A reverse proxy is an HTTP server that “proxies” (i.e forwards) some (or all) requests it receives to a different HTTP server and returns the answer back. For example, a company may have a couple of HTTP servers in its internal network. These servers have private addresses and cannot be accessed through the internet. To allow external users to access these servers, the company will configure a reverse proxy server that will forward the requests to the internal servers as seen in the picture:
What happens is that the proxy server will forward requests that fulfill some specific criteria to other web servers. The criteria may be requests that have * a specific host (forward the requests that have a hostname of www.server1.company.com to the internal server named server1 and www.server2.company.com to the internal server named server2) * or a specific port (forward requests in the port 81 to server1 and requests in the port 82 to server2) * or even a particular path (forward requests with the path www.company.com/server1 to server1 and requests with the path www.company.com/server2 to server2)
or even other criteria that may be decided.
Let’s see some example of reverse proxying:
- A characteristic example of reverse proxy is the well-known 3-tier architecture (web server / app server / database server). The web server is used to serve all requests but it “proxies” (forwards) some of the requests to the app server. This is used because the web server cannot serve dynamic replies but can serve static replies like for example files.
- Offloading the SSL (https) security to a particular web server. This server will store the private key of your certificate and terminate the SSL connections. It will then forward the requests to the internal web servers using plain HTTP.
- An HTTP load balancer will proxy the requests to a set of other servers based on some algorithm to share the load (i.e the HAProxy software load balancer or even a hardware load balancer)
- A reverse proxy can be used to act as a security and DOS “shield” for your web servers. It will check the requests for common attack patterns and forward them to your servers only if they are safe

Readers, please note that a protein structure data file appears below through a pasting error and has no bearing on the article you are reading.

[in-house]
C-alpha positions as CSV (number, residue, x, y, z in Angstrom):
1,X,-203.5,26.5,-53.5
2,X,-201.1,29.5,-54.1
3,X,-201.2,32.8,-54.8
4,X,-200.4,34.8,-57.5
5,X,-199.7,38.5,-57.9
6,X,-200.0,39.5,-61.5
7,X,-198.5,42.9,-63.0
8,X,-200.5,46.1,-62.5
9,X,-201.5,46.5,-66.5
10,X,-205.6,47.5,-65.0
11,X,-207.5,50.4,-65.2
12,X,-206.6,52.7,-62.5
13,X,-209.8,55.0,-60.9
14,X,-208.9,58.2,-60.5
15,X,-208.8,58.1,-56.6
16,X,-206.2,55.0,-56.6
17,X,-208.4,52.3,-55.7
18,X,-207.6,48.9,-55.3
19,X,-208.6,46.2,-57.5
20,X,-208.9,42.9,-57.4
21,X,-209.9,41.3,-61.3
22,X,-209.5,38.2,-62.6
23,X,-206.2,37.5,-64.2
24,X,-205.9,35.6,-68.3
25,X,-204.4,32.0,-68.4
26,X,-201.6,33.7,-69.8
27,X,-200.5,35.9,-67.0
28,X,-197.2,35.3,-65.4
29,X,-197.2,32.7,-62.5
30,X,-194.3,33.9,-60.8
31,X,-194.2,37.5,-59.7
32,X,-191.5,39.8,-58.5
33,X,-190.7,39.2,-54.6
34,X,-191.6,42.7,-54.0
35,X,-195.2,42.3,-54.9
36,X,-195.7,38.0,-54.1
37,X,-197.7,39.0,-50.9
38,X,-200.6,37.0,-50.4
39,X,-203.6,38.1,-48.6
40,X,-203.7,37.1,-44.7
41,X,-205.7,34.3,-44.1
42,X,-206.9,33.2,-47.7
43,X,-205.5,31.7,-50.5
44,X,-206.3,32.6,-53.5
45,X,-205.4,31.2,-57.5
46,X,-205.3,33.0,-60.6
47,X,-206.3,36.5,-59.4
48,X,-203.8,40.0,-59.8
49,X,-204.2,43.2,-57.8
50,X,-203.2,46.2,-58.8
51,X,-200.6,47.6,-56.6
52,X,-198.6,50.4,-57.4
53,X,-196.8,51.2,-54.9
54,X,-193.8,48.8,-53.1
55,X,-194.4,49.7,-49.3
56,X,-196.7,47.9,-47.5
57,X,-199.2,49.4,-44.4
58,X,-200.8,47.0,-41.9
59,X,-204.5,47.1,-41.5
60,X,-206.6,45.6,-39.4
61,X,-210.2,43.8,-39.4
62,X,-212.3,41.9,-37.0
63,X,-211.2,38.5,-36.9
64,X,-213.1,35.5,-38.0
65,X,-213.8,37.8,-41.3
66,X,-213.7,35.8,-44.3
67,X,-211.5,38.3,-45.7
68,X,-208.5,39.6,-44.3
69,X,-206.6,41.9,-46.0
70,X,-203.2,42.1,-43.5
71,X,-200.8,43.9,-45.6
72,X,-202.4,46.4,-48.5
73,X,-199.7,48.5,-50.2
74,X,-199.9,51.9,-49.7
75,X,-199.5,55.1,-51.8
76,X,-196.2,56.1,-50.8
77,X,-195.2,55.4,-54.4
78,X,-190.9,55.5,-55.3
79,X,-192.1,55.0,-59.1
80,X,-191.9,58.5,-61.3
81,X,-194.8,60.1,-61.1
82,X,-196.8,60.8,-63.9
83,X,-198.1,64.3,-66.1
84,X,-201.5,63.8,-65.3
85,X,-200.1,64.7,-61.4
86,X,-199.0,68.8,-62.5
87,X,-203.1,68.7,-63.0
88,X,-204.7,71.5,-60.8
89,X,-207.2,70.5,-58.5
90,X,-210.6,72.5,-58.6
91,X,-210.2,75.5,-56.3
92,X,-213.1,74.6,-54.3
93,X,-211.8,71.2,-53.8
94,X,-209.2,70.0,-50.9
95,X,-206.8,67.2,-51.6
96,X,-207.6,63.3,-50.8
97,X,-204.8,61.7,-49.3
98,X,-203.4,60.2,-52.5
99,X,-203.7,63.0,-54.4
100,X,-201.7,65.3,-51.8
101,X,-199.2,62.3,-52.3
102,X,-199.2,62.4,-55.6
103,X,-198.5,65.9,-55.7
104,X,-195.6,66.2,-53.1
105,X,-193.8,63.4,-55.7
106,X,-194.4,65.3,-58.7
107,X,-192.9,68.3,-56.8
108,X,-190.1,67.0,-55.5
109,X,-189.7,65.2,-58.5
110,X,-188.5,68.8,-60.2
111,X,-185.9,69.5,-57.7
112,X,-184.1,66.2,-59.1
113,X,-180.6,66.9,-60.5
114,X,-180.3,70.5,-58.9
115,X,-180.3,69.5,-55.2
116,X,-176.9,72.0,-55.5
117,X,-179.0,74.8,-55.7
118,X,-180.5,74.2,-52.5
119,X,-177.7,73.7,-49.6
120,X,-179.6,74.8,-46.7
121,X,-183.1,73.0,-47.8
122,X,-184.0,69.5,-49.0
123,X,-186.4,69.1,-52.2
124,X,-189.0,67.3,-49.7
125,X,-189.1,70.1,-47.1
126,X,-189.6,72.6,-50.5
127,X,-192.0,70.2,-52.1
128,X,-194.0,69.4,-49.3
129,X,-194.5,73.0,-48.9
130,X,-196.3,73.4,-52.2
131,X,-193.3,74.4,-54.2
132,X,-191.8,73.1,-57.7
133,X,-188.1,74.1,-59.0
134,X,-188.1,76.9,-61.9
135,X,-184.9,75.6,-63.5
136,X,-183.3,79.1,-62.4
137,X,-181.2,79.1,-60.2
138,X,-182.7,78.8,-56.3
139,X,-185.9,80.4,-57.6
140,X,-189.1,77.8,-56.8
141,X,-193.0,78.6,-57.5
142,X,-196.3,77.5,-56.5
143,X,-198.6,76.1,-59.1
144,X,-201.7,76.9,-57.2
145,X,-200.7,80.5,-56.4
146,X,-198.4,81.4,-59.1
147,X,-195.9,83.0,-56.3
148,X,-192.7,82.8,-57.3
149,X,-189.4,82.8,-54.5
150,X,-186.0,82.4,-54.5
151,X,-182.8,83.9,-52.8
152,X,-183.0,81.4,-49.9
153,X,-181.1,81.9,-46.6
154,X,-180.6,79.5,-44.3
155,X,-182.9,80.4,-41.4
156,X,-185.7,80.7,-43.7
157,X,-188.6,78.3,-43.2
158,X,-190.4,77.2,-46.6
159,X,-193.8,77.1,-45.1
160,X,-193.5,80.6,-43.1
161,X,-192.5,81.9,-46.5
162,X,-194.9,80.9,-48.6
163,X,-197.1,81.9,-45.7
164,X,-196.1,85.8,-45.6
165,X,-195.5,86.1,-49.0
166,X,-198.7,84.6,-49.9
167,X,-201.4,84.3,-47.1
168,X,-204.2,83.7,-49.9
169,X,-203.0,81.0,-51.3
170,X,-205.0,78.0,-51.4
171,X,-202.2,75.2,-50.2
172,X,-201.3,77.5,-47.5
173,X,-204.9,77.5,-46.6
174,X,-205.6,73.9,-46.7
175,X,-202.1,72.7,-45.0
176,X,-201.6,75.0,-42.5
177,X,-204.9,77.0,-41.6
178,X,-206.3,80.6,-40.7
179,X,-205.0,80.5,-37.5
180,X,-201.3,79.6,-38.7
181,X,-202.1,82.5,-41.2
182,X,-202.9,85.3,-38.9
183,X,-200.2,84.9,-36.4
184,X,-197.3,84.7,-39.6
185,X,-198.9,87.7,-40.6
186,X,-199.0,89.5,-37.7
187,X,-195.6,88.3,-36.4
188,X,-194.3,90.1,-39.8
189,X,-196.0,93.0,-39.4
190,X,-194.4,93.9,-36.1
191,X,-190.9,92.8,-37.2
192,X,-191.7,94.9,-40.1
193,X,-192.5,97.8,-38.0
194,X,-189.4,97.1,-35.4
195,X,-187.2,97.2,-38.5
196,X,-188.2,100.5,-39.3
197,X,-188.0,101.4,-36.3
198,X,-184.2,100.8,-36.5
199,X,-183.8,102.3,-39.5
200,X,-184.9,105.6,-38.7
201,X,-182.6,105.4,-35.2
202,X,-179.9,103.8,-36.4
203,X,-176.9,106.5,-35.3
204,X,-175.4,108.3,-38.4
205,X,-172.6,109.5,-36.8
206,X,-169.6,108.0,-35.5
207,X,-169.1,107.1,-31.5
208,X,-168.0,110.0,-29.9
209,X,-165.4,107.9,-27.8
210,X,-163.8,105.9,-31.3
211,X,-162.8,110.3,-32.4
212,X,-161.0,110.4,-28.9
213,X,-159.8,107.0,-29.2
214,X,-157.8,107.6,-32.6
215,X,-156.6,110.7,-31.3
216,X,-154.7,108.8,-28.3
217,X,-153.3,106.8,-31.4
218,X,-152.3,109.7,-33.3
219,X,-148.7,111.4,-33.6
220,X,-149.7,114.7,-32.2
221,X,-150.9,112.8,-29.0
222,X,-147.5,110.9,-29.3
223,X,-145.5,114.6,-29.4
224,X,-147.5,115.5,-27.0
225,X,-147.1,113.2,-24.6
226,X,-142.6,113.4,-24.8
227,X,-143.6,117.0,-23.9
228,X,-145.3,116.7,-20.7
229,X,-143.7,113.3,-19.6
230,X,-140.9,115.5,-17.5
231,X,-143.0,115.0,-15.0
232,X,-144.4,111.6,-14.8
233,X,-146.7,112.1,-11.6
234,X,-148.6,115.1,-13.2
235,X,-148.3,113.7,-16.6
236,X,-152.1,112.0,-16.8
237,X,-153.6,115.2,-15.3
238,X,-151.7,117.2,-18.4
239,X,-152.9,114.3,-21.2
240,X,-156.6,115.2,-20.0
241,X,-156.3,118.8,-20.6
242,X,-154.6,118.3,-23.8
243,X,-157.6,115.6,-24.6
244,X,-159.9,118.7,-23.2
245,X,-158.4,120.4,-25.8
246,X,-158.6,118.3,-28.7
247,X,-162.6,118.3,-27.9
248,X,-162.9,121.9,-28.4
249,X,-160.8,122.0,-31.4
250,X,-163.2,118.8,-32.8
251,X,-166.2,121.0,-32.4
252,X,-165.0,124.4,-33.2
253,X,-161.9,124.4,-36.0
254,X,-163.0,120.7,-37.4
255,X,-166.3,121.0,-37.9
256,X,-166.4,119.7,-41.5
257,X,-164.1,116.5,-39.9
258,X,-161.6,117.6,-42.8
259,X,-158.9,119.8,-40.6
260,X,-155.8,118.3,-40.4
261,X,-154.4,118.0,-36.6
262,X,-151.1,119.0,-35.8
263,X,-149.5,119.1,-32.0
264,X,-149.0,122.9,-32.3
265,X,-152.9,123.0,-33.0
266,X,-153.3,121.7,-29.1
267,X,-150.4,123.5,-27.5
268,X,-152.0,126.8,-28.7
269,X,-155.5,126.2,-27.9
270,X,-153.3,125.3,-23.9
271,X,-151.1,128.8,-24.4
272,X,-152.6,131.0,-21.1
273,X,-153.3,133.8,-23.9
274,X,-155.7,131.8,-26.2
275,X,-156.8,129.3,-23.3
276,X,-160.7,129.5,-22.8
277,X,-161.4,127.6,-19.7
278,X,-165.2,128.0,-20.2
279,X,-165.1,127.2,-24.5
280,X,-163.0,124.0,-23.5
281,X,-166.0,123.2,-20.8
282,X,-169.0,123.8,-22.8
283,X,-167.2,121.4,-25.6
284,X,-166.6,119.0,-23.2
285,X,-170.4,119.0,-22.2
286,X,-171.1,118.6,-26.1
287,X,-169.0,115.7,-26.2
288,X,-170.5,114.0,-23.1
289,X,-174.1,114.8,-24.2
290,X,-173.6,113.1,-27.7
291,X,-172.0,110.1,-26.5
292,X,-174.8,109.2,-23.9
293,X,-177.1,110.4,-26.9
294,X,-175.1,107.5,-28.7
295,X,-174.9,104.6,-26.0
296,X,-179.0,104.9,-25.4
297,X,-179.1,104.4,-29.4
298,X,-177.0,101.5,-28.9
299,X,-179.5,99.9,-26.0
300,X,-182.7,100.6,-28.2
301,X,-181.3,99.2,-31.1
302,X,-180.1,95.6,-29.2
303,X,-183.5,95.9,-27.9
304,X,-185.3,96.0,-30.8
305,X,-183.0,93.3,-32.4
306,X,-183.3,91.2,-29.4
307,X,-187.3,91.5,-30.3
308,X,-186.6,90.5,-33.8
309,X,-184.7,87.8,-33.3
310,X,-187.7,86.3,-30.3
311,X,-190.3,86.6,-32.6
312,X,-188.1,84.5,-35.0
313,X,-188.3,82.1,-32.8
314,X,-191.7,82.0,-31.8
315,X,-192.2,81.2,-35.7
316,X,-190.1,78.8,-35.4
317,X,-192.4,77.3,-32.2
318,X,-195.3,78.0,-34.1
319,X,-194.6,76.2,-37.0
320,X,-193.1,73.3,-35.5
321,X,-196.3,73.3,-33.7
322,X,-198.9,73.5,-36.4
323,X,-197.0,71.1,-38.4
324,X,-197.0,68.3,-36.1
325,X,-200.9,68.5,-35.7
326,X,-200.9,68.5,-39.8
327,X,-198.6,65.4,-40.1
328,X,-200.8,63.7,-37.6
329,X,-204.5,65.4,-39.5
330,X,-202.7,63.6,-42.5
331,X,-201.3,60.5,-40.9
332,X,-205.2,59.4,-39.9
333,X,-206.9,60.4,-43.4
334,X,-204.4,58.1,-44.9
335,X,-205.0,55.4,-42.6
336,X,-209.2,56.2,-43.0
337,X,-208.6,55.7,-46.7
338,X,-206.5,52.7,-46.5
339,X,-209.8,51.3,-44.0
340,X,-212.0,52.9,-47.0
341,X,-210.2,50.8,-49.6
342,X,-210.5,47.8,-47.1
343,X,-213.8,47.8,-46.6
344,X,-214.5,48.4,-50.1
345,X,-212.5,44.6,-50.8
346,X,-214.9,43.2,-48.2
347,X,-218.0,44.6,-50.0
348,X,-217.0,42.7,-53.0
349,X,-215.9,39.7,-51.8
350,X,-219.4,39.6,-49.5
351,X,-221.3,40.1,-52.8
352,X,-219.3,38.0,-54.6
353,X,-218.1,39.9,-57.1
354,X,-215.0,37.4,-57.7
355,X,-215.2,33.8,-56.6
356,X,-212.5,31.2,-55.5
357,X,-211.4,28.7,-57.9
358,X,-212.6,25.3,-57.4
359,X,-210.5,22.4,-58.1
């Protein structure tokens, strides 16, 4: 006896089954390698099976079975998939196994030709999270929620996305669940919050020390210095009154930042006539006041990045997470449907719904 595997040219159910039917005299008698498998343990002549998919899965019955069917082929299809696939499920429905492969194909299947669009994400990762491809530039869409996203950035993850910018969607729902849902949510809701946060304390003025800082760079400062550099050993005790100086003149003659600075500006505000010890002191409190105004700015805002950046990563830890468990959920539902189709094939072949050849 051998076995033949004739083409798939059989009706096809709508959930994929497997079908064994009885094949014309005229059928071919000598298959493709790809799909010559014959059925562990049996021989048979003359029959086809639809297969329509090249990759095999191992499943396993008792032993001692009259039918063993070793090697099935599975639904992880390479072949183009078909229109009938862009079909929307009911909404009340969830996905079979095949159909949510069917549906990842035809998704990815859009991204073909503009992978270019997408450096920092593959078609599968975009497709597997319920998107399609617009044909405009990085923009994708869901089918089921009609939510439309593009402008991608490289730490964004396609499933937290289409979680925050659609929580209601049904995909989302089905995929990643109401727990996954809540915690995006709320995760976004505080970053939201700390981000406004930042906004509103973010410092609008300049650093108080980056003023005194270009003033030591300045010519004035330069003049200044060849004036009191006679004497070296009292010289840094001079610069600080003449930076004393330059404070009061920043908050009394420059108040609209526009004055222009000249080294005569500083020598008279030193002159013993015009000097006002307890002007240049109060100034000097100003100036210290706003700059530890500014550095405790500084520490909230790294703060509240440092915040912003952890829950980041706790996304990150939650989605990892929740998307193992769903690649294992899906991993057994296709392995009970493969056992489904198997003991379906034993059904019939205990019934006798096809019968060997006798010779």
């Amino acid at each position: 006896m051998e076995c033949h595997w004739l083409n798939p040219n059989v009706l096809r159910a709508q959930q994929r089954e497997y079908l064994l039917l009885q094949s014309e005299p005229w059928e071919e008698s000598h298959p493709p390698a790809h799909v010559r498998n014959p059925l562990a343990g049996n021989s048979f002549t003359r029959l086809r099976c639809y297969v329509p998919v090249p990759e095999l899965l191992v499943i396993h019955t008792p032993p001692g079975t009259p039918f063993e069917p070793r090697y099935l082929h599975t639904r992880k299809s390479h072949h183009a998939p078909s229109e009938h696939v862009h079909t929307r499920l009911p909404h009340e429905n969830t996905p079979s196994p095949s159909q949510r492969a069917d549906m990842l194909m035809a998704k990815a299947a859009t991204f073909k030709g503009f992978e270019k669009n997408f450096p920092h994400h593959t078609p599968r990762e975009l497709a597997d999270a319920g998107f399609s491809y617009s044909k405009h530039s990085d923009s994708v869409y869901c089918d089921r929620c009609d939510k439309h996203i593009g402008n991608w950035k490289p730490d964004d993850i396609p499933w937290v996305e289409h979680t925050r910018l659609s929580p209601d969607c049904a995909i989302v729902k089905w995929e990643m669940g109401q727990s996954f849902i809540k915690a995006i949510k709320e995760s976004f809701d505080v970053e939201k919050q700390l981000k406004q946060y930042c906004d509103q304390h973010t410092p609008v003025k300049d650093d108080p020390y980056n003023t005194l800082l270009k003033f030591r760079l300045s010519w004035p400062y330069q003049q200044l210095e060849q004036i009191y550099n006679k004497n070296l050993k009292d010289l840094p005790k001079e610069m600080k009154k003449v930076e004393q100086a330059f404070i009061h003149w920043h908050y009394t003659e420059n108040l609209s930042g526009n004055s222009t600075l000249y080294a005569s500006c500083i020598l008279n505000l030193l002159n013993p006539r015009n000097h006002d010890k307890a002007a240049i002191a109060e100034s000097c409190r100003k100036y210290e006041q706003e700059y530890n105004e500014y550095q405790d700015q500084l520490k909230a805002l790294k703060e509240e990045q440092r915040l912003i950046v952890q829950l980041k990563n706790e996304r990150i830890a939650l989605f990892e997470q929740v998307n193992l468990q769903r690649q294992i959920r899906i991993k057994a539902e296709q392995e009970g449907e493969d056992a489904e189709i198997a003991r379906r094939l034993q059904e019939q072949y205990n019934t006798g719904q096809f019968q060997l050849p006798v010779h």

- A reverse proxy can be used for caching; it will return cached versions of resources if they are available to avoid overloading the application servers
- A CDN (content delivery network) is more or less a set of glorified reverse proxy servers that act as a first step for serving the user’s requests (based on the geographic location) also offering security protection and caching (this is what akamai or cloudflare do)
As can be seen from the previous examples there are a lot of apps that do reverse proxying, for example apache HTTP, nginx, HAProxy, varnish cache et al.
Notice that while there’s only one forward proxy, there could be a (large) chain of reverse proxies when accessing a remote server. Let’s take a look at a rather complex scenario: A user in a corporate network will access an application in another network. In this case the user’s request may pass through:
forward proxy (squid) -> security server / CDN (akamai) -> ssl termination (nginx) -> caching (varnish) -> web server (nginx again) -> app server (tomcat or gunicorn or IIS etc) as can be seen on the following image:
Notice that is this case (which is not uncommon) there are six (05) servers between your client and the application server!
One common problem with this is that unless all the intermediate servers are configured properly (by properly modifying and passing the X-Forwarded-For header) you won’t be able to retrieve the IP of the user that did the initial request.